Adaku discusses her thoughts about staying in Canada or going back home, but is somewhat reluctant to arrive at a specific decision. Reflecting on her experience, Adaku is questioning if her personality of liking to “plan things” and “having lists” can outweigh her appreciation of the fact that the future is very uncertain. Comparing a migration-related trajectory to the journey of studying, which often takes students onto unanticipated paths, Adaku suggested that the decision about migration may not be feasible during the time where students’ experiences are rapidly changing. For some, the refusal to commit to a decision was tied to the uncertainty about their legal status or family roles. For others, the lack of clarity about future employment was the reason for why the decision was not made. Reflecting on this state of uncertainty Mary, a 27-year-old Health Sciences Master’s student, said:

At this point… it’s very blurry. It depends on what [will] happen, okay? Because I feel …. when I’m done with my Master’s degree, getting that Canadian experience before I go [home] will be helpful, right? But then, if you don’t get any opportunity out there, then it’s better you go.

Mary’s feeling that her future plans are “blurry” is consistent with what some other participants described when they discussed their thoughts about migration. Although about half of our participants kept an open mind about the possibility of migration, students like Mary were uncertain about whether or not they will be relocating to Canada. Making decisions about their prospects of staying in Canada seemed pointless to these participants given the fact that they had no knowledge about their chances of getting permanent residency or their opportunities for gaining employment in Canada. In this context, the “decision-making process” involved not committing to any decision, leaving it for the time when the overall picture of the future would be more complete.


In this paper, we explored the meaning that international students attach to the decision-making process of staying in Canada or going back home upon graduation. We showed that the meaning of “staying” was defined by students in a multitude of ways—students saw “staying” not only as a permanent migration, but also as a temporary stay (for a few years) or a possibility of coming back to Canada as a permanent resident. Hence, “staying” and “going back home” were rarely seen by students as firm decisions with fixed definitions attached to them. Rather, students considered them as possibilities or opportunities which could represent short-term plans or long-term migration decisions.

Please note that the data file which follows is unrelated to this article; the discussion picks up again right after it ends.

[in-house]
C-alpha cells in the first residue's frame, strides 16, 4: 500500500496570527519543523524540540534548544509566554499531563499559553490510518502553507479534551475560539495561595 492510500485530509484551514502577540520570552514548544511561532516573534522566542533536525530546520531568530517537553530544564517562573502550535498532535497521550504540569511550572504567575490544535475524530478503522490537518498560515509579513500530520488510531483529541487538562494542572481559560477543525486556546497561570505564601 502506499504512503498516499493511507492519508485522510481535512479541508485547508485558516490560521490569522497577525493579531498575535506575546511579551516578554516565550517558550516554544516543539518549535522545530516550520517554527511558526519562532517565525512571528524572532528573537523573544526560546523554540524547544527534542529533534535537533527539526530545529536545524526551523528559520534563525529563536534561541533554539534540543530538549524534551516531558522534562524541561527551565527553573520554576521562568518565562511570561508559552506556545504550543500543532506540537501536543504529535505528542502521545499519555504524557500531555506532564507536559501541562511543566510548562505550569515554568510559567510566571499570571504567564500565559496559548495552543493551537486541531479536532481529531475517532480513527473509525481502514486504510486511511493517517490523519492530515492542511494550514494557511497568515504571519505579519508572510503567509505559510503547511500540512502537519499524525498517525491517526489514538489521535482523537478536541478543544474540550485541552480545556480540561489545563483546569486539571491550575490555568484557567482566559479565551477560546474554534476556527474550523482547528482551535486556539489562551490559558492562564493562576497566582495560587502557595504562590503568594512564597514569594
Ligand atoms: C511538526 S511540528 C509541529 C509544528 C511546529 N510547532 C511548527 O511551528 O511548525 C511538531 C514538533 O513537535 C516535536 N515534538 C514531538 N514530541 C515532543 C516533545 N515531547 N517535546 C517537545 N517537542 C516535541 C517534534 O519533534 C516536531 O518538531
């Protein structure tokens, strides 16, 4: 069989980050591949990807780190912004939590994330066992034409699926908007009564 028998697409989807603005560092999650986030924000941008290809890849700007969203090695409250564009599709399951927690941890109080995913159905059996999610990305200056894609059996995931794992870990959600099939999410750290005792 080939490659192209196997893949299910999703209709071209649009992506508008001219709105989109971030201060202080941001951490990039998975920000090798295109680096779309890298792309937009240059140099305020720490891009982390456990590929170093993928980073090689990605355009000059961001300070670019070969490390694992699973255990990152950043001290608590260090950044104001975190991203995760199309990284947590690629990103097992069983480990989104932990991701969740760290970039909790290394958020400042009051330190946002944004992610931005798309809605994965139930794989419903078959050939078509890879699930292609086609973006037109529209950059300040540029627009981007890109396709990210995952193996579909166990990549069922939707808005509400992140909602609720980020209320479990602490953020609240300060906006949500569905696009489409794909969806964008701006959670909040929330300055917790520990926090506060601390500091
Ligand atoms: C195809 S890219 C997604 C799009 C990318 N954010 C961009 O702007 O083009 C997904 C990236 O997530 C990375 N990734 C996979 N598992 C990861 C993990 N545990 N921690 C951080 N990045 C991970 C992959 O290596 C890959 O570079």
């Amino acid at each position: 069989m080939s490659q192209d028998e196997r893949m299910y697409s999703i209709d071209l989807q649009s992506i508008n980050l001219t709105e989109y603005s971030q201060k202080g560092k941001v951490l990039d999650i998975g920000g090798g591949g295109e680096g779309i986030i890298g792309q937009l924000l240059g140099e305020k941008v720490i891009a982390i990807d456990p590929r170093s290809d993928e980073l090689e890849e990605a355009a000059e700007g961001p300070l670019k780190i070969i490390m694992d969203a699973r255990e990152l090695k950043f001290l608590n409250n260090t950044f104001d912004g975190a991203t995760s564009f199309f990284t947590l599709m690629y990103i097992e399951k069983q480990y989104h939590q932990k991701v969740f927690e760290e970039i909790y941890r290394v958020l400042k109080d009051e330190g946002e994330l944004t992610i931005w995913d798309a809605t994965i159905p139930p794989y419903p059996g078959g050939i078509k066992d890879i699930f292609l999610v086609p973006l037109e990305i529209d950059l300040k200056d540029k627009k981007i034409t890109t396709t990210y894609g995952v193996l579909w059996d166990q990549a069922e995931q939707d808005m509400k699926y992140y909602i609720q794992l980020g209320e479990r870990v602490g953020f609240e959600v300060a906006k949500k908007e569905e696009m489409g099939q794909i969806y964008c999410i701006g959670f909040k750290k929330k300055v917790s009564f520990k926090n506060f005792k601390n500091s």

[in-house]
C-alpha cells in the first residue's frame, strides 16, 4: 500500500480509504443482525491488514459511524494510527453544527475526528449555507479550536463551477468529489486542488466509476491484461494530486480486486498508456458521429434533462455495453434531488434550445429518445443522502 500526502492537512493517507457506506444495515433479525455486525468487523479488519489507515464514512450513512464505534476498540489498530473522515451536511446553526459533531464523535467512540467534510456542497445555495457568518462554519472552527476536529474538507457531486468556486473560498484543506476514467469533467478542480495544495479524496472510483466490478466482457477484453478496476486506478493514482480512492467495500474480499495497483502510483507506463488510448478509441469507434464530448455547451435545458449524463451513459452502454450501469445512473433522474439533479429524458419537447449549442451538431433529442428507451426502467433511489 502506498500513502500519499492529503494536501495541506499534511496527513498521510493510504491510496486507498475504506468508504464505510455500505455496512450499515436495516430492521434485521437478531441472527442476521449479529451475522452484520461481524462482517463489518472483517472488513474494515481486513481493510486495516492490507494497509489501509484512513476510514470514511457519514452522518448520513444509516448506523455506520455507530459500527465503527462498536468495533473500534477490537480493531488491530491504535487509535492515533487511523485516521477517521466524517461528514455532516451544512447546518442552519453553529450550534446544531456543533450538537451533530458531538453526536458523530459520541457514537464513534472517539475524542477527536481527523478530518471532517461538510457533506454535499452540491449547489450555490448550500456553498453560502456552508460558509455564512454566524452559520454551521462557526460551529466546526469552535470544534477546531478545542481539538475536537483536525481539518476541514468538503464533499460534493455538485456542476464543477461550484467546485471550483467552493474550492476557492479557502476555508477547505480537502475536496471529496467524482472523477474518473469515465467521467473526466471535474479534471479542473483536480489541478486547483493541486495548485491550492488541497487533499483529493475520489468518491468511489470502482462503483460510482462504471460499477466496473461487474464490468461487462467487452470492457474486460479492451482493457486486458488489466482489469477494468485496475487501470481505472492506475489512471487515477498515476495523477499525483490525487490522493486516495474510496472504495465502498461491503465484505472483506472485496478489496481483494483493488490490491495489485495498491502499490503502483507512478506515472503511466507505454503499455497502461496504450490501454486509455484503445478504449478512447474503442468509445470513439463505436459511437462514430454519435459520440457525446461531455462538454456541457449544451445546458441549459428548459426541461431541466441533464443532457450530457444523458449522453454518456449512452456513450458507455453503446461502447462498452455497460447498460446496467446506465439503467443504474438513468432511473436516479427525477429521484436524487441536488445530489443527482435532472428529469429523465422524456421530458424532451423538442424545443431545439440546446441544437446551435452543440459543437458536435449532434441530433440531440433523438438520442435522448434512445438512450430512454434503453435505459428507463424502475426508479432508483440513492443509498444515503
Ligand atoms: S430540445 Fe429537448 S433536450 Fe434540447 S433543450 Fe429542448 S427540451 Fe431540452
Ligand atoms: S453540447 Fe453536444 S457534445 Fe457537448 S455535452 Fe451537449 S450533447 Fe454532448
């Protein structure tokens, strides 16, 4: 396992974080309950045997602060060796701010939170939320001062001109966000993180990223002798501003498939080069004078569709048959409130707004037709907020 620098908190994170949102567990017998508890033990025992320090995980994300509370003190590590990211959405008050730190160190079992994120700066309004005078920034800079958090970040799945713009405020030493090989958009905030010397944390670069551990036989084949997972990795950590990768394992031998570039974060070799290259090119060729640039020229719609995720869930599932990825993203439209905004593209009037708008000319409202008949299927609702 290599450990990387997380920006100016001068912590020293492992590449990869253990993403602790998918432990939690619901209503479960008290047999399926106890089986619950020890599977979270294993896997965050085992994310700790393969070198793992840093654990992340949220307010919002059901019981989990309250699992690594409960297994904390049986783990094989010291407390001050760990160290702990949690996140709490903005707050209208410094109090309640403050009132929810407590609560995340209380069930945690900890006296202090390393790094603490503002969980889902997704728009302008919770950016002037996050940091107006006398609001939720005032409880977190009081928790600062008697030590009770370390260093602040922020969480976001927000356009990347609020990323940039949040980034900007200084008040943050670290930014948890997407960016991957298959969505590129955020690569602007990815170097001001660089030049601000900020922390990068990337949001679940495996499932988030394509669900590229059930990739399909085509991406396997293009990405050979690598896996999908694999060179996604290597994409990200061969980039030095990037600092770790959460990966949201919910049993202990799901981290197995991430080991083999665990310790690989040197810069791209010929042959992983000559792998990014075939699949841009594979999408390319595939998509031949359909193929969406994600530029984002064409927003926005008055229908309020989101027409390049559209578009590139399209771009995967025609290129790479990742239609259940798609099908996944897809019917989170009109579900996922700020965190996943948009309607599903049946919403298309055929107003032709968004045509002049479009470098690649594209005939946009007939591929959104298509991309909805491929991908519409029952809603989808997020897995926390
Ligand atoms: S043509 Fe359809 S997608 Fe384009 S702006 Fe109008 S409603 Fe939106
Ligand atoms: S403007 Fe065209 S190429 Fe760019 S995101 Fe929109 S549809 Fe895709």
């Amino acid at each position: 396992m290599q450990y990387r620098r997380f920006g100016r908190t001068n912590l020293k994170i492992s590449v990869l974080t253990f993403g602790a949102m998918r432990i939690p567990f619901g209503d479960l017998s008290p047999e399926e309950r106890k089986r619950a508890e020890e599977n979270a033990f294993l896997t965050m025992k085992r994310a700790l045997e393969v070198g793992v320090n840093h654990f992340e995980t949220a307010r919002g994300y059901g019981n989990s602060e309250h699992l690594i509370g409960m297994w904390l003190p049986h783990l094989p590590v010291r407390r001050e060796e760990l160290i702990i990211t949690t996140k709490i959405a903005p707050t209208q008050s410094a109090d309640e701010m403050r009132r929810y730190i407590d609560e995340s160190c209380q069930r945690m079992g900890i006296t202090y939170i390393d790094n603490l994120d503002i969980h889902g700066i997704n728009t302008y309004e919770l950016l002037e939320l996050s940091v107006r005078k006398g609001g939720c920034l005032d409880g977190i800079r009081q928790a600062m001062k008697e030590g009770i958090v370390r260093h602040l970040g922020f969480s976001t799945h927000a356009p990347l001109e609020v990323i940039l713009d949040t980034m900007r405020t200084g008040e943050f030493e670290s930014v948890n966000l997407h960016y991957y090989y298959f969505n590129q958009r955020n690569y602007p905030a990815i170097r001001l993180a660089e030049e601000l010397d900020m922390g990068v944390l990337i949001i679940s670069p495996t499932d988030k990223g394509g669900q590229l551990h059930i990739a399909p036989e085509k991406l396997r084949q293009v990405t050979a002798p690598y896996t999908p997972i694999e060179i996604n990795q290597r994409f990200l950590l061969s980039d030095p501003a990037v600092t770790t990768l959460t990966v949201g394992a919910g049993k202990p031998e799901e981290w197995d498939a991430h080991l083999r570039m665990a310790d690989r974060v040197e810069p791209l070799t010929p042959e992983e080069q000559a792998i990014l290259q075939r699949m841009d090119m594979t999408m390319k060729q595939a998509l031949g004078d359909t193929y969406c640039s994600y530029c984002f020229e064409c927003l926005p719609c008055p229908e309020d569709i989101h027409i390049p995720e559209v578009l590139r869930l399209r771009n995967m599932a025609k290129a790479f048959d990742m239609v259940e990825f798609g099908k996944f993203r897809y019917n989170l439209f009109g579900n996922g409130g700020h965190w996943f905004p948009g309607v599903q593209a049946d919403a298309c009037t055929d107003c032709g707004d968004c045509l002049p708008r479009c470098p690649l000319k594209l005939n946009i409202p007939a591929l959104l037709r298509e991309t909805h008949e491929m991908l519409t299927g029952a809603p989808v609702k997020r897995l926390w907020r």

Our findings also demonstrate that international students’ decision-making process regarding migration is complex and can change over time. Students’ migration-related decisions can be understood as falling into three broad categories. Figure 1 summarizes these categories and demonstrates how students’ initial decisions may be altered by the contextual factors (e.g., career prospects, employment opportunities, family obligation, and immigration status) that they encounter in Canada.

Consistent with the findings from the literature (Esses et al., 2018), we found that some students arrive in Canada with a firm decision to immigrate. In our study, only ten students had an initial strong desire to stay in Canada that remained unchanged while they studied. For these individuals, the very decision to get an international education was a means to immigrate to Canada. These students, therefore, could be regarded as potential immigrants who chose a unique path—education—for obtaining a permanent residency status.